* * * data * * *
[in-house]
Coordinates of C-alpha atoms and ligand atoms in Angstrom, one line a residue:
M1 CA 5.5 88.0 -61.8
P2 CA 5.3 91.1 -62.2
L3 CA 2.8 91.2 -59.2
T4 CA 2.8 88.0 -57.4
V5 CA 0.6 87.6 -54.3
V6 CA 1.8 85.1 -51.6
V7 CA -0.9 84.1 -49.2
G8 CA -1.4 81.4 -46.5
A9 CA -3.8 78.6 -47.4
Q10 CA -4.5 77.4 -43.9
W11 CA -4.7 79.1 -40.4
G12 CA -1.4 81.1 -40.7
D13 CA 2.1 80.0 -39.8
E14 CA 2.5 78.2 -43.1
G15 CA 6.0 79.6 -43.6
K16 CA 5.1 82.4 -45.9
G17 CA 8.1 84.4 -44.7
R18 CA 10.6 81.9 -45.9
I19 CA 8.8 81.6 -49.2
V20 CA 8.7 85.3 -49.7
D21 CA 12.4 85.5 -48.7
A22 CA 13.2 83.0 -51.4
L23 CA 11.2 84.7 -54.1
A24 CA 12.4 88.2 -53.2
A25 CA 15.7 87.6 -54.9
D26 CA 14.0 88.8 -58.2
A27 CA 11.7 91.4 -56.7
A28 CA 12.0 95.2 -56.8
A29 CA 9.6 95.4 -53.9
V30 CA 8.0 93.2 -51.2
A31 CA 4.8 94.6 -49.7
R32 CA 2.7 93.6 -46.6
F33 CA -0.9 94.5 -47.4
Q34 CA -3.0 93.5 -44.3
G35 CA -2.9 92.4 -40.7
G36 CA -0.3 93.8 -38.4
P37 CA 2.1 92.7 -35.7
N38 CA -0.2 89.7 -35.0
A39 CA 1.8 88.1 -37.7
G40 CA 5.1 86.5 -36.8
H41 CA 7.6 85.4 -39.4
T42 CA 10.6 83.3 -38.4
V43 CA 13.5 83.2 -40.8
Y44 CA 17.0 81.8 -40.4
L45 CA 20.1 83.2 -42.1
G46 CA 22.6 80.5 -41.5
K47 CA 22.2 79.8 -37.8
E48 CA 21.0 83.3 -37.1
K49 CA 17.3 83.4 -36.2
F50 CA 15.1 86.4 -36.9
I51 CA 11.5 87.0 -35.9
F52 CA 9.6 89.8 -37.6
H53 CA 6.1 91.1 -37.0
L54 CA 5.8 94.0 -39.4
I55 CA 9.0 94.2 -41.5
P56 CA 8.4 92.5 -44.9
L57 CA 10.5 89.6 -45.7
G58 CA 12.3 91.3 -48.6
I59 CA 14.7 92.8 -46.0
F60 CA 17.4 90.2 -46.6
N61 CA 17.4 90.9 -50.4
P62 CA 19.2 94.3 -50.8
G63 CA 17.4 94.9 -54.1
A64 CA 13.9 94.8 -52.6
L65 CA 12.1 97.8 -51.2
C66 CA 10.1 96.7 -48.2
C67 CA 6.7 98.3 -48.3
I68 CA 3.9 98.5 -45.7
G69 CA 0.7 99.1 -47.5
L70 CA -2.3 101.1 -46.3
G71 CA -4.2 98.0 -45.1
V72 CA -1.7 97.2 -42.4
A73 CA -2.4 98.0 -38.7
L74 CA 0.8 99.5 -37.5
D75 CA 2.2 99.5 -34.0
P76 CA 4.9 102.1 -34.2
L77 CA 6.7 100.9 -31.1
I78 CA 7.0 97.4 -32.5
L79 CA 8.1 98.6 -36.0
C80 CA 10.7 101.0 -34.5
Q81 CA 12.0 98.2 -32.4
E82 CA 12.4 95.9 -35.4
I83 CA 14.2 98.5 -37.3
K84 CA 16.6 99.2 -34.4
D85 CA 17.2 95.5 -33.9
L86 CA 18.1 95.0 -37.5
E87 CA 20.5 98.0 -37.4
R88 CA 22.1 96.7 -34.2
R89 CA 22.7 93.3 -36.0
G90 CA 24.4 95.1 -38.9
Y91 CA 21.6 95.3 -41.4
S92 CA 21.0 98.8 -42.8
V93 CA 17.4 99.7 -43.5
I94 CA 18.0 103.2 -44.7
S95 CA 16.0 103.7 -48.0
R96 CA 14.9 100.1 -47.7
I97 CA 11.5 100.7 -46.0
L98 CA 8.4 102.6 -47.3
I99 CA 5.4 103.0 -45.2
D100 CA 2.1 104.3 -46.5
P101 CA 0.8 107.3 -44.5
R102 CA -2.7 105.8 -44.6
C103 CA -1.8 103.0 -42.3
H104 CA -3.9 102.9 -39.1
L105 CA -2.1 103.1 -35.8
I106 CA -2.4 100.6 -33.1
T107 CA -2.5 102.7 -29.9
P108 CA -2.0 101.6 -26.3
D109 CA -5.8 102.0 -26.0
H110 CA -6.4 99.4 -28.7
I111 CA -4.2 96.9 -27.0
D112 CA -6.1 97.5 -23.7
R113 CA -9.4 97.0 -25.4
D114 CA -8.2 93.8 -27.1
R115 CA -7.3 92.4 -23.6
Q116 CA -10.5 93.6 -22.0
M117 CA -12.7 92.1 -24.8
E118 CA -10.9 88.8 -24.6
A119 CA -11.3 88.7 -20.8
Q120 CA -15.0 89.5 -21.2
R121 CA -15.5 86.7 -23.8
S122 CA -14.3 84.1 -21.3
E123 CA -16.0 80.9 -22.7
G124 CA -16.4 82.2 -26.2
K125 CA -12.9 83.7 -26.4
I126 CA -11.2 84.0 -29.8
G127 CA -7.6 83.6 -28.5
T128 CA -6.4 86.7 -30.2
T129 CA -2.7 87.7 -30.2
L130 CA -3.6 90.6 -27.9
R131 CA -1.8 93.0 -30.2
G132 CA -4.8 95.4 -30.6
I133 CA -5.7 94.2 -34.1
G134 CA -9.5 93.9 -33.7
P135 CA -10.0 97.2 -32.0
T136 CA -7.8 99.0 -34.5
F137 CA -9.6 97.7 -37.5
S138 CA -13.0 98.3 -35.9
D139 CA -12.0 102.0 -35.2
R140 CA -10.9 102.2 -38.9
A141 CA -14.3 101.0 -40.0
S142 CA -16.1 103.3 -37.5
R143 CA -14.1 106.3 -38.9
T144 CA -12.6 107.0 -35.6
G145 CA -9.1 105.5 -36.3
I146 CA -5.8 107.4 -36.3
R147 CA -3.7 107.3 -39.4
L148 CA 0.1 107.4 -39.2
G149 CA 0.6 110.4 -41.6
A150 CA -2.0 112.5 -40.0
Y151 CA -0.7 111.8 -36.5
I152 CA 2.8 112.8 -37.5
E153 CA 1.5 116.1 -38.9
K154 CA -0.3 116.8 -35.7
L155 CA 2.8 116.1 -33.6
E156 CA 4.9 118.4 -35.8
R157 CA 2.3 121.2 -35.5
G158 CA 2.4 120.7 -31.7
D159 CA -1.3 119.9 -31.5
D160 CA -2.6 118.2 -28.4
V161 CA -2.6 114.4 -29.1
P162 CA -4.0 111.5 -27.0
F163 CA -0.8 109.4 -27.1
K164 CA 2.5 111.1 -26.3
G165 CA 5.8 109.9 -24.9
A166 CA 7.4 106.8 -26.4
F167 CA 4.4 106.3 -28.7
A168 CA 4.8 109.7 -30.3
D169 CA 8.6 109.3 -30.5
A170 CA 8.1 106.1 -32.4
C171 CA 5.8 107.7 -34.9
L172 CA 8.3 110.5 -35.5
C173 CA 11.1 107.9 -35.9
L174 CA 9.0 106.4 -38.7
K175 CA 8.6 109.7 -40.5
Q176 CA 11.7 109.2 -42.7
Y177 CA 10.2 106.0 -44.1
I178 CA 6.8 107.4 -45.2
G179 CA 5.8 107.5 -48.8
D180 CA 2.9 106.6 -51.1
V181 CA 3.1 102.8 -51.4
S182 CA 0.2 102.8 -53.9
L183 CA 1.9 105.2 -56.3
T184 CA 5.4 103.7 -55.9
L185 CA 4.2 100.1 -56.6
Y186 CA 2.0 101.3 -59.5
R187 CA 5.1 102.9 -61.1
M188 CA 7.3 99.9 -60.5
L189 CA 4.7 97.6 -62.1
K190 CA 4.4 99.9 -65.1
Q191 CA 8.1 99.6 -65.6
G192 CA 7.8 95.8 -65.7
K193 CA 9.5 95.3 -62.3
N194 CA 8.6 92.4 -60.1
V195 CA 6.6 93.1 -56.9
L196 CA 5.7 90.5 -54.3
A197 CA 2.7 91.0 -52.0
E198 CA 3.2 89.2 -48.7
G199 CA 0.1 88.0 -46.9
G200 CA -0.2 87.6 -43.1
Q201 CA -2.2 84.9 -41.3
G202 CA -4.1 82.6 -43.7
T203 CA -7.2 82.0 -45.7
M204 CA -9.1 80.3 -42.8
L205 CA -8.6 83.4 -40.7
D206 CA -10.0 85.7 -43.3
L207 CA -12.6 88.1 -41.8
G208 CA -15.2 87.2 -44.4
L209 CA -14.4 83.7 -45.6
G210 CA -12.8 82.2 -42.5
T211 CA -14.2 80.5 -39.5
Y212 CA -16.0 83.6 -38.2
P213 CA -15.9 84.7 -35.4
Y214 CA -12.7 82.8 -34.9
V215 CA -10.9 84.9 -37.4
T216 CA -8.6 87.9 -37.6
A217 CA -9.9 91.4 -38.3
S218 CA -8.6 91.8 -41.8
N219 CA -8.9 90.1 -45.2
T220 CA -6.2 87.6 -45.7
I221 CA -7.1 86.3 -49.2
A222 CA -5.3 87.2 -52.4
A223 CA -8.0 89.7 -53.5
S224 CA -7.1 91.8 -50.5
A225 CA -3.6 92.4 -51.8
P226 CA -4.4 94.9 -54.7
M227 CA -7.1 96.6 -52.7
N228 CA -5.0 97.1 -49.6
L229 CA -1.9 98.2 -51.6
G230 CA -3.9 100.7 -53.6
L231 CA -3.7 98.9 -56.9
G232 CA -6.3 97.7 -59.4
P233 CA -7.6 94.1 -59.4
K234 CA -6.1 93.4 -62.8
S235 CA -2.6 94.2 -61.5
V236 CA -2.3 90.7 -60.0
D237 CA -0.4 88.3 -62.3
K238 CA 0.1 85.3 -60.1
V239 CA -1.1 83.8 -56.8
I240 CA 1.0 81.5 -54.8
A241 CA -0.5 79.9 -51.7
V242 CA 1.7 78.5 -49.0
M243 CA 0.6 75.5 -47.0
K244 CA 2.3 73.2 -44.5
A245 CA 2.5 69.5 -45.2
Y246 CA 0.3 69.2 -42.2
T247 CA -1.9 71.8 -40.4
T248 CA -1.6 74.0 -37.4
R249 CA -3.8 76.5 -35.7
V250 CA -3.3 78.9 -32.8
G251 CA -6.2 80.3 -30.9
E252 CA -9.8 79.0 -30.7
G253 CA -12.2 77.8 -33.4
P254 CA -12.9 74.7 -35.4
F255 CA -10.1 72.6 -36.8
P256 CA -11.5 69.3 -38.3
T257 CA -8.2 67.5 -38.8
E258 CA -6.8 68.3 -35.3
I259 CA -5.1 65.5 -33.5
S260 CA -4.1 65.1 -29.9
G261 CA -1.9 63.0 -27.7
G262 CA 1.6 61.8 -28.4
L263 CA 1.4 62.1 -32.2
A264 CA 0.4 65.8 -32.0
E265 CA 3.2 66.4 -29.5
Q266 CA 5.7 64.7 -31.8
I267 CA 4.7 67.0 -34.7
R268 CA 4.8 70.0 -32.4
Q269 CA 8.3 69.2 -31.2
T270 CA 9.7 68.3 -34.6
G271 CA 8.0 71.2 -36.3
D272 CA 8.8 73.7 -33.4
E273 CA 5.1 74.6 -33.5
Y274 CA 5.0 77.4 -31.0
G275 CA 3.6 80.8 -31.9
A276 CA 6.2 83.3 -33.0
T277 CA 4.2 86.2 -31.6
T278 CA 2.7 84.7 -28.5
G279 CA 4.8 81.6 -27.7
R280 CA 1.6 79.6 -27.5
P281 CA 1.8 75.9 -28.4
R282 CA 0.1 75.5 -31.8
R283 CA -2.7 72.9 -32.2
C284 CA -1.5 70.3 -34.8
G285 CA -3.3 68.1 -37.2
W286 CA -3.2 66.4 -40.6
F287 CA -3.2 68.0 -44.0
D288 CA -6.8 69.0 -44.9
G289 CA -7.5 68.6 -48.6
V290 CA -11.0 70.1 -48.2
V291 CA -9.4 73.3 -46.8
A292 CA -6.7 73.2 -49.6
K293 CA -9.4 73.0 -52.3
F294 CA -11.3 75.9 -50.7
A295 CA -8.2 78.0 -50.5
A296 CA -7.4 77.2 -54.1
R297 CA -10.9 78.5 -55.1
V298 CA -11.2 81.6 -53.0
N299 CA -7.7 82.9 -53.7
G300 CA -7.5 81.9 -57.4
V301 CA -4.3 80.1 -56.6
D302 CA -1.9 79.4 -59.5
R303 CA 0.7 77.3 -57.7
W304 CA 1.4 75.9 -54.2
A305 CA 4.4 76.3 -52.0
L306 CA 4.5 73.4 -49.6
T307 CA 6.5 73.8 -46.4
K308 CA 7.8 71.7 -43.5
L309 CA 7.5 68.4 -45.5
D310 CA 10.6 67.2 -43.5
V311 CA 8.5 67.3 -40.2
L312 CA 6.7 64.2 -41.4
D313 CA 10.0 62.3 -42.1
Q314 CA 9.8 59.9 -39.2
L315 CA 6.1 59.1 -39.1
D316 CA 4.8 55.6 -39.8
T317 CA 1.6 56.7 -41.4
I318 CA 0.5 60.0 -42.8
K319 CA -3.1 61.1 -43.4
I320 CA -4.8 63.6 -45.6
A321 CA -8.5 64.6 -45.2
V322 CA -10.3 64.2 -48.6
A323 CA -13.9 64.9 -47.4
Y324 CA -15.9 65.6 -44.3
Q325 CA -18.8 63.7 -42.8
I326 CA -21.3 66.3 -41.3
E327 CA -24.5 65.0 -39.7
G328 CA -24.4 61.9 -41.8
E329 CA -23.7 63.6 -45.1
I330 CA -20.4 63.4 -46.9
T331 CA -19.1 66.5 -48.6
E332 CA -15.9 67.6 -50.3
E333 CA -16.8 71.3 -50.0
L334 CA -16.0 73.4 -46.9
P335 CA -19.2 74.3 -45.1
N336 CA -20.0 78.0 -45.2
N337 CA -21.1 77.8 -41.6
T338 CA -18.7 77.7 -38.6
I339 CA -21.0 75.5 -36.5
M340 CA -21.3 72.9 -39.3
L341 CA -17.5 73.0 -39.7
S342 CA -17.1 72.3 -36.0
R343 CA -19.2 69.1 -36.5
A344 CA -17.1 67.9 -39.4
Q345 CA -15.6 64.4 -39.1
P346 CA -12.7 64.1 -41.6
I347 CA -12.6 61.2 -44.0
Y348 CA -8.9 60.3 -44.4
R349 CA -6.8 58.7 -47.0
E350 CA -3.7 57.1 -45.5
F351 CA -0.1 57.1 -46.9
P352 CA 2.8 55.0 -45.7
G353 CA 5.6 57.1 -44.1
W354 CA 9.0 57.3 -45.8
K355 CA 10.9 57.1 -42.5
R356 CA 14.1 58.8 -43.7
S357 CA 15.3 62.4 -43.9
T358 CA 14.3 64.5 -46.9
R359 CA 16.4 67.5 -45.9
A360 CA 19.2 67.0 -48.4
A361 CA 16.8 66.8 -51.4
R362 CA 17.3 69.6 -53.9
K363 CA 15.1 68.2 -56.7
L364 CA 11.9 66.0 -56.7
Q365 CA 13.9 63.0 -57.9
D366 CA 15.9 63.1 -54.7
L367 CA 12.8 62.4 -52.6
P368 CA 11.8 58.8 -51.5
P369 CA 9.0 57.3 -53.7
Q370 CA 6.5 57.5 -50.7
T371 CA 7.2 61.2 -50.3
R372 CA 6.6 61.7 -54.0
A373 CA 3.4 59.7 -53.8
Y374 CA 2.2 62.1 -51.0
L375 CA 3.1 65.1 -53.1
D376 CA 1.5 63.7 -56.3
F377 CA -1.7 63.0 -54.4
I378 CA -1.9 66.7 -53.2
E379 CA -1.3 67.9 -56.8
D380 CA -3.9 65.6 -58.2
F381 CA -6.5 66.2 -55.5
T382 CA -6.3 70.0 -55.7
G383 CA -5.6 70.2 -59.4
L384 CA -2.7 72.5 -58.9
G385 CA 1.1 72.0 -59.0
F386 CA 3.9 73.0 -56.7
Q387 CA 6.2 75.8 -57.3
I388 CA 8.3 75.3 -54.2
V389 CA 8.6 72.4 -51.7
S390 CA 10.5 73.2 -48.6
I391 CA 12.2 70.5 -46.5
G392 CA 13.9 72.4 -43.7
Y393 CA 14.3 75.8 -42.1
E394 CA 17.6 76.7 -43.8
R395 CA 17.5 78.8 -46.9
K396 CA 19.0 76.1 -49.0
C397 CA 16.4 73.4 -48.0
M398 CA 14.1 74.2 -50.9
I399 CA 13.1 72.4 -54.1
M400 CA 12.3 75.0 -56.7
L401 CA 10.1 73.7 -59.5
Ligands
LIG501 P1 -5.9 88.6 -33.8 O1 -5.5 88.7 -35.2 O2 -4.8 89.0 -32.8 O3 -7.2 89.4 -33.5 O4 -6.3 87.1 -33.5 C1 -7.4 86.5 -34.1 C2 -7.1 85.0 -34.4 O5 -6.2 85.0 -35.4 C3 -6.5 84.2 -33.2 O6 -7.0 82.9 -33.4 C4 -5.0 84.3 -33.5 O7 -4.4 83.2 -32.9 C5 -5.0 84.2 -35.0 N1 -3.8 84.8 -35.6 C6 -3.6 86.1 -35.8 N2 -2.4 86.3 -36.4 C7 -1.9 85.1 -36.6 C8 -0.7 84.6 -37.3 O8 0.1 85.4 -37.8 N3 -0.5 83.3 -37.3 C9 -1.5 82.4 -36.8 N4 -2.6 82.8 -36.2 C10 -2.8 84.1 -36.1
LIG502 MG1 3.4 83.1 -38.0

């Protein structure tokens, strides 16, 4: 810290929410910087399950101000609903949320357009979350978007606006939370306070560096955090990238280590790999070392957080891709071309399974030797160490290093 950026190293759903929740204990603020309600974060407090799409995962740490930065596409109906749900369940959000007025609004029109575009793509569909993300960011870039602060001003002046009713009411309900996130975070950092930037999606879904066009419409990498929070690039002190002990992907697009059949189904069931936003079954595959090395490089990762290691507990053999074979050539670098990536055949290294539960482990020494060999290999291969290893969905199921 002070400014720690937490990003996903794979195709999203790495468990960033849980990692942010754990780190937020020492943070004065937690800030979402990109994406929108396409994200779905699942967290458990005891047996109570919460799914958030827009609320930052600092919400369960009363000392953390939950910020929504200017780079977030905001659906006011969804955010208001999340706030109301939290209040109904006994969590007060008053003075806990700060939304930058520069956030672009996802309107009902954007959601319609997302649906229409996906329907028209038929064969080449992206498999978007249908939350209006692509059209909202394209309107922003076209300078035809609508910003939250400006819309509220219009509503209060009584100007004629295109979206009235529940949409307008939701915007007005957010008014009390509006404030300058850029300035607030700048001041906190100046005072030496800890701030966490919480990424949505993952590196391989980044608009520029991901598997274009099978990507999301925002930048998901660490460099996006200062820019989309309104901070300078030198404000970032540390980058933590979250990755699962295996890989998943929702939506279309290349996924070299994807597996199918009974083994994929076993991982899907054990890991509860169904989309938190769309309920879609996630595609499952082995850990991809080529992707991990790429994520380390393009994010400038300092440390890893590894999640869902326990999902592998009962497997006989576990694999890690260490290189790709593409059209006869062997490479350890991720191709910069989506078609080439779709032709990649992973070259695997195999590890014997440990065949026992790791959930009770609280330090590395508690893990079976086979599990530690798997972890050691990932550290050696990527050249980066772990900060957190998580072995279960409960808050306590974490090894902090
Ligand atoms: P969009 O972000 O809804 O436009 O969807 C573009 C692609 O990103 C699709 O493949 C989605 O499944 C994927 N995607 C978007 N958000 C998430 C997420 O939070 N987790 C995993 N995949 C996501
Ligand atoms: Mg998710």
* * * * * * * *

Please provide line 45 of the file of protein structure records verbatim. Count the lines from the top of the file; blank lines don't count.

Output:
V43 CA 13.5 83.2 -40.8